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Agriculture for food production is failing in terms of security as the population rises



FARMING - The backbone of any society is the production of food to feed the population, though these days much of what we eat is imported from other producers, such as fish farmed in Asia. Around 60% is home grown. That is a good thing because we can no longer find enough fish locally having exhausted our fisheries. Agriculture is also changing where we have drained the soil for so long with artificial fertilizers that yields will fall, meaning a shift to obtaining protein from the sea - but unfortunately we are disposing of around 8 millions tons of plastic in our seas - poisoning marine life that we need to keep us nourished. Food security is therefore high on the United Nations agenda via the Food and Agriculture Organization. This picture was taken in the summer of 2017. This land is set to be built on with more climate unfriendly houses in Sussex, as the UK accelerates us toward oblivion.





Food is essential for life for all animals on earth. The problem being that we now need more food for our growing population from less farm land, as desertification worsens, and fish become a rarity. This will lead to shortages sooner than anticipated, as our fossil fools - our world leaders, ramp up the burning of coal and oil, despite it being a criminal offence to take or cause lives to be taken, either directly or indirectly.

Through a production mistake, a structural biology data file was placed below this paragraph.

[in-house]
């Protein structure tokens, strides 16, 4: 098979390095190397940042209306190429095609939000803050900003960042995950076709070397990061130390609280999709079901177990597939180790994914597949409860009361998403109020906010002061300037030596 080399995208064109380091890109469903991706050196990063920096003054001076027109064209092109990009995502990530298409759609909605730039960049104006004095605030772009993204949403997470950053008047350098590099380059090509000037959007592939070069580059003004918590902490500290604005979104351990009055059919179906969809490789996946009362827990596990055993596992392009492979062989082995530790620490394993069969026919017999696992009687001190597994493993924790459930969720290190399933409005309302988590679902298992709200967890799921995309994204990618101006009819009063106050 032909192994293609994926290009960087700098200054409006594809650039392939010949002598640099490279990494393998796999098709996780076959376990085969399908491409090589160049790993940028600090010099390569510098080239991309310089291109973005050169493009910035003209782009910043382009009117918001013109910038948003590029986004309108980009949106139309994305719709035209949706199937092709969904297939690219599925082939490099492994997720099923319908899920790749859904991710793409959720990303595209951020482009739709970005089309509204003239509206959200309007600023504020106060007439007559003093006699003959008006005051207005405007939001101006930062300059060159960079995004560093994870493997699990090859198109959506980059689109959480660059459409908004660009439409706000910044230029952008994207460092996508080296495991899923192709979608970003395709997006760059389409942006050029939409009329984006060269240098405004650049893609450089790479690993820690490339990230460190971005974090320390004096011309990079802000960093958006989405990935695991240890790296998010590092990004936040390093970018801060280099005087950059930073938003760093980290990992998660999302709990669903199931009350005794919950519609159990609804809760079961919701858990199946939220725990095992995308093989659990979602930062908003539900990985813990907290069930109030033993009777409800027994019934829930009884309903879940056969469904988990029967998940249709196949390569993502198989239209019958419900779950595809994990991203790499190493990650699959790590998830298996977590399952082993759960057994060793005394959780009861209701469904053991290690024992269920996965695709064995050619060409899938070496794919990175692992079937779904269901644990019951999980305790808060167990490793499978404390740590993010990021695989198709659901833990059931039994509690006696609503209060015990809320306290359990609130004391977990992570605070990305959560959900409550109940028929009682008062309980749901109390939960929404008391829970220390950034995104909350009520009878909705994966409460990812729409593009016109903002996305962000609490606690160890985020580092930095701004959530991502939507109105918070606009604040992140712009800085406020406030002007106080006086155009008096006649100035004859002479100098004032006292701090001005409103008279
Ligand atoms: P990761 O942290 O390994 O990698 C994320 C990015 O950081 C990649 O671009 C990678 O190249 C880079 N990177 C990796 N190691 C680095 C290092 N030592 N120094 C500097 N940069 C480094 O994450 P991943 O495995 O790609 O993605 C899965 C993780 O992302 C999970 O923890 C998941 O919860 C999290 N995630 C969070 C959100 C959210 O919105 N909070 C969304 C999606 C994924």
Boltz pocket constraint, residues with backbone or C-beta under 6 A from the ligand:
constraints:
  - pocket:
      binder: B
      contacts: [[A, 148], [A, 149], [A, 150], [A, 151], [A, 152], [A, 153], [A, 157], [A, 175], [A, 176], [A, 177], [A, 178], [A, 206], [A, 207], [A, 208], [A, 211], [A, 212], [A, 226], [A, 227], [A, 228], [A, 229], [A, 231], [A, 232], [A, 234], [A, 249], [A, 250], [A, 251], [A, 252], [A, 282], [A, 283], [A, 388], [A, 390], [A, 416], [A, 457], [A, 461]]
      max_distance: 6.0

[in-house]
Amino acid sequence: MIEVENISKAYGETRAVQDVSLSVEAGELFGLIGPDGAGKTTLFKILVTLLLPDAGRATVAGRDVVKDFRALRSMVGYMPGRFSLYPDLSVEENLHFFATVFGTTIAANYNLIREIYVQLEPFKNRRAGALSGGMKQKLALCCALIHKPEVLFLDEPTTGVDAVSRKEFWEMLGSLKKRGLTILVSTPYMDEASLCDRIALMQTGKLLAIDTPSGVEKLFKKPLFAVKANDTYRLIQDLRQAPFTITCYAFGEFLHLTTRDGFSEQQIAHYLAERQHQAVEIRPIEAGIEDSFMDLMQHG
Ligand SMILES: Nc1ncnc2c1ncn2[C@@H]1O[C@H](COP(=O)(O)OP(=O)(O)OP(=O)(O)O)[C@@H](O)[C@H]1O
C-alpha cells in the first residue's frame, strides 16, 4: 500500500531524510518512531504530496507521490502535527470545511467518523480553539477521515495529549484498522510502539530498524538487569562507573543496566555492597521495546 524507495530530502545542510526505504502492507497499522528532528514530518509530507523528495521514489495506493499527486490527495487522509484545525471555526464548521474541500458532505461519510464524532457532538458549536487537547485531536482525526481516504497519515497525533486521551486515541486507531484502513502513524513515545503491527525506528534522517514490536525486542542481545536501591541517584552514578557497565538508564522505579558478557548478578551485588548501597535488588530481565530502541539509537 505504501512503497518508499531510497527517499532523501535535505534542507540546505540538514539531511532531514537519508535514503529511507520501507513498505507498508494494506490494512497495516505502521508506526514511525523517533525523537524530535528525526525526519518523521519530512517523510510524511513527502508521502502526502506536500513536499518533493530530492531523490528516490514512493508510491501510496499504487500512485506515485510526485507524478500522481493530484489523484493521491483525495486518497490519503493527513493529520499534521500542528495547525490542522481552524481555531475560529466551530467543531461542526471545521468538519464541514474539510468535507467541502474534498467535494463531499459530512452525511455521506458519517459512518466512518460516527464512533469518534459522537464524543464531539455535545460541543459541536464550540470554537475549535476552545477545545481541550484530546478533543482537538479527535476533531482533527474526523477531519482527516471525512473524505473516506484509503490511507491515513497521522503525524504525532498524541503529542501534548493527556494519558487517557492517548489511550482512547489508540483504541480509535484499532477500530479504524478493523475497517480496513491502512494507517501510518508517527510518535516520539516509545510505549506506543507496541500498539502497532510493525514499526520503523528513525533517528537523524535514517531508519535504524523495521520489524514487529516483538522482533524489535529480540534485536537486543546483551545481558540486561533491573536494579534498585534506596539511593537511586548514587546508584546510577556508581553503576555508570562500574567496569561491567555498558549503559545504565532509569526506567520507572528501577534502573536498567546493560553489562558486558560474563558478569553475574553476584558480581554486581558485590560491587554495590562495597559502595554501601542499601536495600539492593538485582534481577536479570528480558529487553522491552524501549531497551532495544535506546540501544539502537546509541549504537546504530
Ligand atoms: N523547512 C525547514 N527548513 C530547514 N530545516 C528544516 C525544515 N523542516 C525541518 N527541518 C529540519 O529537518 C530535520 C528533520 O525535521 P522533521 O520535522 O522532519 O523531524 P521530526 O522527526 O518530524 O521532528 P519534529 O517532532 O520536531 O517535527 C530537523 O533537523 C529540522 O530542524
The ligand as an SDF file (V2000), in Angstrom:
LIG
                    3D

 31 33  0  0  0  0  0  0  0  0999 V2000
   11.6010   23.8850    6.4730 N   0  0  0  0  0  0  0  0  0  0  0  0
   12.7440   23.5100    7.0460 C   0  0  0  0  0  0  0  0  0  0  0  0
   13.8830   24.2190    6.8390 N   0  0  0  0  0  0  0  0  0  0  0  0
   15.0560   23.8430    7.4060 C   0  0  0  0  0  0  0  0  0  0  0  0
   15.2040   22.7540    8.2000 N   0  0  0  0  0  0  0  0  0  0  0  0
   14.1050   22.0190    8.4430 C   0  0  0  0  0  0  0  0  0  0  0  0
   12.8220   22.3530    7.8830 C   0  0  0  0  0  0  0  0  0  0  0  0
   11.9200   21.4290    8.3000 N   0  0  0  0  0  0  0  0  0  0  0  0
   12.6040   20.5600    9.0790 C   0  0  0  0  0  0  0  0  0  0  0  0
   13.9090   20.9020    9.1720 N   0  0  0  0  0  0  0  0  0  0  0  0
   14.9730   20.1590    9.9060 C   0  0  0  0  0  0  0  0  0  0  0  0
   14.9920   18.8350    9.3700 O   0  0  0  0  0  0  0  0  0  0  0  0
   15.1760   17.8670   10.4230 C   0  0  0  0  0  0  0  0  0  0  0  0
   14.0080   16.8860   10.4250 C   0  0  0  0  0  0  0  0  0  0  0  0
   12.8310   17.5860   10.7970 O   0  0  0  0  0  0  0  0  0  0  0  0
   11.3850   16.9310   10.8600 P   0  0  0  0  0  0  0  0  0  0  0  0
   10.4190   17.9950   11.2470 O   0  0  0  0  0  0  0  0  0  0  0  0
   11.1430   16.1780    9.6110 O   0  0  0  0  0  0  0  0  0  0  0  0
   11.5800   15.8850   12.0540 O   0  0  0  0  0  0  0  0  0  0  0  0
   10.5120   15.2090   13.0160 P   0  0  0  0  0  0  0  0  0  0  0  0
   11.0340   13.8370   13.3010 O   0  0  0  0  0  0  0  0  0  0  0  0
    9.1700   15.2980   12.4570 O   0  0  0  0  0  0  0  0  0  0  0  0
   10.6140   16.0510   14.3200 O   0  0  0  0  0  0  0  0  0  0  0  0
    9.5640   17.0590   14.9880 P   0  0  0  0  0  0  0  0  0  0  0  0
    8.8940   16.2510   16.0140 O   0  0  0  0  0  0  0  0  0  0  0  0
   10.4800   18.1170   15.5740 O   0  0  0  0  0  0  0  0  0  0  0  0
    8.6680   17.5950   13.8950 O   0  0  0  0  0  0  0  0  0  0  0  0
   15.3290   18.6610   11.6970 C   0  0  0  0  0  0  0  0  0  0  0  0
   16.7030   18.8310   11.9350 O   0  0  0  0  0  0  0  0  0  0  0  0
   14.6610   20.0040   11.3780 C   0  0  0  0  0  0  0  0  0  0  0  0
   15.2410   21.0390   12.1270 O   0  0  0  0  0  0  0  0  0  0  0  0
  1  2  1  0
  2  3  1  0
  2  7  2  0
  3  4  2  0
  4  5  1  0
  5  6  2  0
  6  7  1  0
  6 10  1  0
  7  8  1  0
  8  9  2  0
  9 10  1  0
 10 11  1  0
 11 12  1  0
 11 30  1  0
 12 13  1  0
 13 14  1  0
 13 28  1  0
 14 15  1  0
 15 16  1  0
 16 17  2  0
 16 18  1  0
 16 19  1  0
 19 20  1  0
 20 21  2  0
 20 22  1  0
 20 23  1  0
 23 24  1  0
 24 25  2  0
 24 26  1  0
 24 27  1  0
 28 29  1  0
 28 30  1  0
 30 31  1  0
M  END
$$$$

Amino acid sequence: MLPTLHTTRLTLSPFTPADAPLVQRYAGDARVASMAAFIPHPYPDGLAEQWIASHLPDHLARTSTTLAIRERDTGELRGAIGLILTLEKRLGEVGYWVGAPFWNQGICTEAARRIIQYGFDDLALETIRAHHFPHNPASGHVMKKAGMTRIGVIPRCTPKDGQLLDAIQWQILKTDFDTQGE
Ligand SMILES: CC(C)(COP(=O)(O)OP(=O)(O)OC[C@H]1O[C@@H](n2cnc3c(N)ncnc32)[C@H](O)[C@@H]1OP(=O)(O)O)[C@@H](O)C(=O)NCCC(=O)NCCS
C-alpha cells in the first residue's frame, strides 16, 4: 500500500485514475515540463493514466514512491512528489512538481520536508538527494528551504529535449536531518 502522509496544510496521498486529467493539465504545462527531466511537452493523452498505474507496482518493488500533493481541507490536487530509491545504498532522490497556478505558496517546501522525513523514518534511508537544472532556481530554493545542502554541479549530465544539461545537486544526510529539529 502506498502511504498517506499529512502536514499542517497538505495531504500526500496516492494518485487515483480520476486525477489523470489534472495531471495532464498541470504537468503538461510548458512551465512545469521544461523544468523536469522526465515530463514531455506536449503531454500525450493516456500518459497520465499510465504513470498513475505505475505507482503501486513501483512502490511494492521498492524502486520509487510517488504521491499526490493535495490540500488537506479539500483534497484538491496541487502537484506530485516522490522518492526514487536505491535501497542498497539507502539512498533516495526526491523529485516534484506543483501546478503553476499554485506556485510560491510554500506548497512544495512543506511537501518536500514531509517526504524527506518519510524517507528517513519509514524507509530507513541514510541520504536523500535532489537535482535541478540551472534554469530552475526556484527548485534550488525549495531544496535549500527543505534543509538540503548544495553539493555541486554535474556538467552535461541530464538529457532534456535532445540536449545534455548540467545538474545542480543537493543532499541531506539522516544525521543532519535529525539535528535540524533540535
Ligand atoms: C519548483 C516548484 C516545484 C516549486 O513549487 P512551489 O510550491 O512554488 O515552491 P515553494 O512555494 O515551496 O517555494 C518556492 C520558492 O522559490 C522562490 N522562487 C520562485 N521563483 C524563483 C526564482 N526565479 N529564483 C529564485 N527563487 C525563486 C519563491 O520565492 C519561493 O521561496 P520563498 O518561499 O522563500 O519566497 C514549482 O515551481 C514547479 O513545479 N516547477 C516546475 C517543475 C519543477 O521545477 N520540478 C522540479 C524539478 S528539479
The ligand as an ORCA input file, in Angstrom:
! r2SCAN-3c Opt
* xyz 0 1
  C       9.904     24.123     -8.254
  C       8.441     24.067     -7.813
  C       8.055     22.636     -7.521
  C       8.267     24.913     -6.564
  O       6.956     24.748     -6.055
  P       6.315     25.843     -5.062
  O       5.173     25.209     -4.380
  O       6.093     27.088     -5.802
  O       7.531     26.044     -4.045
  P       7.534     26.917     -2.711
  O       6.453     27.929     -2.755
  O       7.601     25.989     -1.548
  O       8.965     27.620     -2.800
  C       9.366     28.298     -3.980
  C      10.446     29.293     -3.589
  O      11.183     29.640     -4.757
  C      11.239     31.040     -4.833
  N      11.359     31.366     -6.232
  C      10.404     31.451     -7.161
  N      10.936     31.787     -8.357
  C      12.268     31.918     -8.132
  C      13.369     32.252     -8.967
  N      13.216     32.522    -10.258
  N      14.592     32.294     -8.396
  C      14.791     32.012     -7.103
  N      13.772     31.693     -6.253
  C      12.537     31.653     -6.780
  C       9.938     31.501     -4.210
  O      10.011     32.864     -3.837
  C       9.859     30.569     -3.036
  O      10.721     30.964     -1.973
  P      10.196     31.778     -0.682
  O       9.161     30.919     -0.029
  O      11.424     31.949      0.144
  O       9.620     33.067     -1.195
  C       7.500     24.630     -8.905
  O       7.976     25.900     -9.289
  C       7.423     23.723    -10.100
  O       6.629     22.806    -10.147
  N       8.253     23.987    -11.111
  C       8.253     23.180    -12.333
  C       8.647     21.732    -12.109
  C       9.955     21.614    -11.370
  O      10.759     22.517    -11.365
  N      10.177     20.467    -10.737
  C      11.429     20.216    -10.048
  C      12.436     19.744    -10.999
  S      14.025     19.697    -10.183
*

When all the chickens, cattle, lambs and pigs have been eaten, and there is scant grain or grass to feed or fatten livestock, you may like to think on what humans tend to resort to when there is no other food source for survival. History has shown us that when no other food is available, we eat each other, as many other animals do. We are not unusual.


Cannibalism has almost disappeared, but could make a return as civilization breaks down because of water and food shortages. At that stage, neighbours might be viewed as livestock. Those not well thought of, or unable to defend themselves are sure to be eaten first. But it is the politicians who failed us, who are most likely to be devoured preferentially. So ridding the starving masses of the cause of their plight - and reducing the population at the same time.